Mad Men Review: "The Flood" (Episode 6.05)

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<i>Mad Men</i> Review: "The Flood" (Episode 6.05)

I’m not sure how this would have played last week.

Would watching characters sit glued to their TV screens in the wake of a national tragedy—as many of us were following the chaos in Boston—hit too close to home? Or is the best way to deal with horrors like these to escape them, to experience them through the lens of a fictional character, like little Bobby Draper wrapping his mind around the Martin Luther King assassination by watching Charlton Heston look dystopia in the face in Planet of the Apes?

I can’t say for certain, but I’m inclined to agree with Bobby on this one. Mad Men’s always felt more cinematic and grand than most TV dramas, and as he tells the theater usher, “everybody likes to go to the movies when they’re sad.” This week the show once again forced its characters to look outside themselves and confront some of the shameful calamities of its era, and as a result, we got the first truly great episode of season six.

This could have simply been a repeat of “The Grown Ups” (the excellent season-three episode centered around the JFK assassination), but the tone is noticeably different. Everyone’s a little more jaded this time around; they’re saddened, but no one’s really shocked. Betty—who was so affected by witnessing Jack Ruby kill Lee Harvey Oswald live on TV that, as if shaken awake from a dream, she finally decided to divorce Don—avoids the TV at all costs this time, banning her kids from going near the set and limiting their exposure to the news to radio because “you never know what they might show” onscreen. Pete, who along with Trudy seemed to take the Kennedy assassination the hardest in season three, is once again deeply shaken by the tragedy, but this time he’s bold enough to voice his opinions on the event outside of the privacy of his home. Just like five years prior, he’s outraged that some people are going about their daily business, and when Harry complains in the office about the news cutting into several of his TV specials, Pete snaps, putting him in his place and calling him a racist pig. It can be difficult to make Pete Campbell seem like the good guy, but being flippant about the MLK assassination is certainly one way to do it.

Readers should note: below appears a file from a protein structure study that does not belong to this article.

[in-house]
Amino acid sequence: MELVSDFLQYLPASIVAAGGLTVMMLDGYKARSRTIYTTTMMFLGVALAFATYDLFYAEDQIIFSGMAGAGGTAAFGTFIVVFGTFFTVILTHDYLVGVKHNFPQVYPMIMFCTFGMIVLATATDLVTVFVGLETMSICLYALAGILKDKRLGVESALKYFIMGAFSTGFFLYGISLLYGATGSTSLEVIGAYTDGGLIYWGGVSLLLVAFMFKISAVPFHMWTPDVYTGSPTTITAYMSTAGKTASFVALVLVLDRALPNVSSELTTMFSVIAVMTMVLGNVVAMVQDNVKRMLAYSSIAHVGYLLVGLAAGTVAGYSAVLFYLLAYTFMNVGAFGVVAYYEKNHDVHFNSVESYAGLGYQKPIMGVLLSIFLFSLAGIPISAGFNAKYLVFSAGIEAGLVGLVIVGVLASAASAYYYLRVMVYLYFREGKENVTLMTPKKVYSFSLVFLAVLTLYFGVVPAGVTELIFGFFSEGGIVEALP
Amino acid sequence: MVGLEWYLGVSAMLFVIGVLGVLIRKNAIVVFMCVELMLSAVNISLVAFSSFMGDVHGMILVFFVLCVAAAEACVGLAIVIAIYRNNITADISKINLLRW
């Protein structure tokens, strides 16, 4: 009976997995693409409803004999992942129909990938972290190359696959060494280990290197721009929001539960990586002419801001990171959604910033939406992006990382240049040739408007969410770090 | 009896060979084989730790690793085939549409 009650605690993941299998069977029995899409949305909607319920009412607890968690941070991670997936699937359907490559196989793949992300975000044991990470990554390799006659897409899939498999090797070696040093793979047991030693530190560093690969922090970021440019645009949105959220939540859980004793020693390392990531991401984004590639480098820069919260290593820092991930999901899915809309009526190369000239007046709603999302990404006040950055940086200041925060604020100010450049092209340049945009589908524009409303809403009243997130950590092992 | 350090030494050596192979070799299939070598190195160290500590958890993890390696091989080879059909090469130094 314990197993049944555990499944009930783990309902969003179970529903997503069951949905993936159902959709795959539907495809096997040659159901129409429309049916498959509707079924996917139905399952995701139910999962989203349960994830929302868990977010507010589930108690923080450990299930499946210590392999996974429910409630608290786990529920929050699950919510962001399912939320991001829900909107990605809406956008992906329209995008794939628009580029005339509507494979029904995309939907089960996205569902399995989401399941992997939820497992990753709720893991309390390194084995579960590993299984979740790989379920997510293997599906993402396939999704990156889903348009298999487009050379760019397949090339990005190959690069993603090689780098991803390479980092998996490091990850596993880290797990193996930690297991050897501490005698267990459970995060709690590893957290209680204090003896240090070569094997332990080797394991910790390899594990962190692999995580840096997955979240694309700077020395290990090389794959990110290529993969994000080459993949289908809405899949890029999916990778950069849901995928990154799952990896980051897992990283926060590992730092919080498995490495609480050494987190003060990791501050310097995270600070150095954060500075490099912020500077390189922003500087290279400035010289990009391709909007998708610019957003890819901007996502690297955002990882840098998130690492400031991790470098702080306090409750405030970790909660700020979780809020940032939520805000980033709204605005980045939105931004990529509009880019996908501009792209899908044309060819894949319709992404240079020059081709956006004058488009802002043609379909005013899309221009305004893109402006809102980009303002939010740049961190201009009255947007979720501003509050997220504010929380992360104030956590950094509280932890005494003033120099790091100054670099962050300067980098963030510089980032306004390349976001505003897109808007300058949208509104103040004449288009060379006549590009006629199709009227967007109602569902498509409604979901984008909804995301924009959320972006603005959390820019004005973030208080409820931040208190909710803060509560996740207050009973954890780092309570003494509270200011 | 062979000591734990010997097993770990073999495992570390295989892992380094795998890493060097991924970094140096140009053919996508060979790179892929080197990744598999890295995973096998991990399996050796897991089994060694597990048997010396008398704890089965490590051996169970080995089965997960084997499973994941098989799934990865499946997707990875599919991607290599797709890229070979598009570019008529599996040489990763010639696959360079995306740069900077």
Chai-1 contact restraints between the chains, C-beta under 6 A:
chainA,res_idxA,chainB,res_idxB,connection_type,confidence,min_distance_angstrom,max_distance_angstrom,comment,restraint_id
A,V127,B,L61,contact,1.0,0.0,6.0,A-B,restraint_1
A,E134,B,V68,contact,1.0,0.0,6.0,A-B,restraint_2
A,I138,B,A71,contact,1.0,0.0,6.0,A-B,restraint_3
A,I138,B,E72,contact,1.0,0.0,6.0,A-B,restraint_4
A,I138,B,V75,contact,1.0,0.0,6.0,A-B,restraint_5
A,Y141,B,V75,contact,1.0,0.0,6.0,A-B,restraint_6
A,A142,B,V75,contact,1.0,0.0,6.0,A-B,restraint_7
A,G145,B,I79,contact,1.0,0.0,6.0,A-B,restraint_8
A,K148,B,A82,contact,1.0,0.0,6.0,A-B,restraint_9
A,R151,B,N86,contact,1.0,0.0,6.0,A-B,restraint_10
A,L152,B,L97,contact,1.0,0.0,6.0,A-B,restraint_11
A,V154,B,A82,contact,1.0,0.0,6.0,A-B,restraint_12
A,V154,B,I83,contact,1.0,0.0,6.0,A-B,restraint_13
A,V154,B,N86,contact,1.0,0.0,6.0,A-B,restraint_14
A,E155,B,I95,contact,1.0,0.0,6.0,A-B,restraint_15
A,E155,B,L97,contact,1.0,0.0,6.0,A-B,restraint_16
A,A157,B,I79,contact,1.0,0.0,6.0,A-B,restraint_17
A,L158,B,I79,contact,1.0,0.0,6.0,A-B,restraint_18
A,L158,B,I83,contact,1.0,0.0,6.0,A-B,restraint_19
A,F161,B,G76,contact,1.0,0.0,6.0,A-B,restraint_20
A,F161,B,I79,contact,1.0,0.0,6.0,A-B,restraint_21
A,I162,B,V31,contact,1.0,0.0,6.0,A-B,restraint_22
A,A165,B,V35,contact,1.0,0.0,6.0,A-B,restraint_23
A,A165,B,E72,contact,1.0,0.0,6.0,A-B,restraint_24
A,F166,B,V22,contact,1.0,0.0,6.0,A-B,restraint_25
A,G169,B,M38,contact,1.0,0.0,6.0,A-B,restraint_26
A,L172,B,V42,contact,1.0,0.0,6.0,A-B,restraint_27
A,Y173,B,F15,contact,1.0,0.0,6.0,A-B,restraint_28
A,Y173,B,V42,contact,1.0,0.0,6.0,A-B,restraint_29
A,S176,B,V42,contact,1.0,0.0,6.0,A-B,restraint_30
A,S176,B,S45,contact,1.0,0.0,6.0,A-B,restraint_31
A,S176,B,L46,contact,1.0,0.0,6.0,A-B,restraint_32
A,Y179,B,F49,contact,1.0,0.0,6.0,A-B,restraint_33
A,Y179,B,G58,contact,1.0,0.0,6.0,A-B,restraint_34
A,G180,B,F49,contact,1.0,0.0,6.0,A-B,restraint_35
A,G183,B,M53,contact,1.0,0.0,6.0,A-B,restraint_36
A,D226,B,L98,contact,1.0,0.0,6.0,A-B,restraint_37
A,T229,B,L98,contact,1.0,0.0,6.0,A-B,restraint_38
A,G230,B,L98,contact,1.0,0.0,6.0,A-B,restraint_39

When I spoke to Vincent Kartheiser a few weeks ago, I asked him why he thought the Kennedy assassination hit Pete so hard, and he had this to say: “I think it touched everybody very profoundly, but I think especially Pete because he felt a connection to this man. I mean, he was born of noble birth, much like Pete was, they were a liberal family much like Pete’s but upper class—way upper-class—and I think he agreed with the policies, and they were people of the time. I think much like our era, if something terrible were to happen to Obama, I think there’d be a certain emotional reaction from the younger people of this generation. Someone who was speaking to them was taken from them. And I think that’s something a lot of young people felt. And a lot of people who were older too, I mean, every character on the show had a profound kind of sadness around Kennedy’s death. It touched Pete especially hard I think because he was of the era that he was actually speaking to, that he really felt that connection to Kennedy.” It’s interesting, then, to see Pete react similarly to Martin Luther King’s death. He obviously comes from a wildly different background, but maybe that connection to “the policies” was still there—King absolutely was a man, perhaps the man, of the time.

In his grief, Pete reaches out to his estranged family, calling up Trudy to see how she’s coping and asking to stay with her and Tammy. He’s denied, left to talk about the riots with an unresponsive Chinese delivery guy. Meanwhile, Don doesn’t seek the solace of loved ones’ company (in fact, he’s annoyed that he has to drive through the riots to go pick up his kids), but he winds up being the one who finds it. While Megan takes Sally and Gene to a vigil, Don stays home with Bobby. Bobby’s not allowed to watch TV for a week, so of course Don takes him to the movies.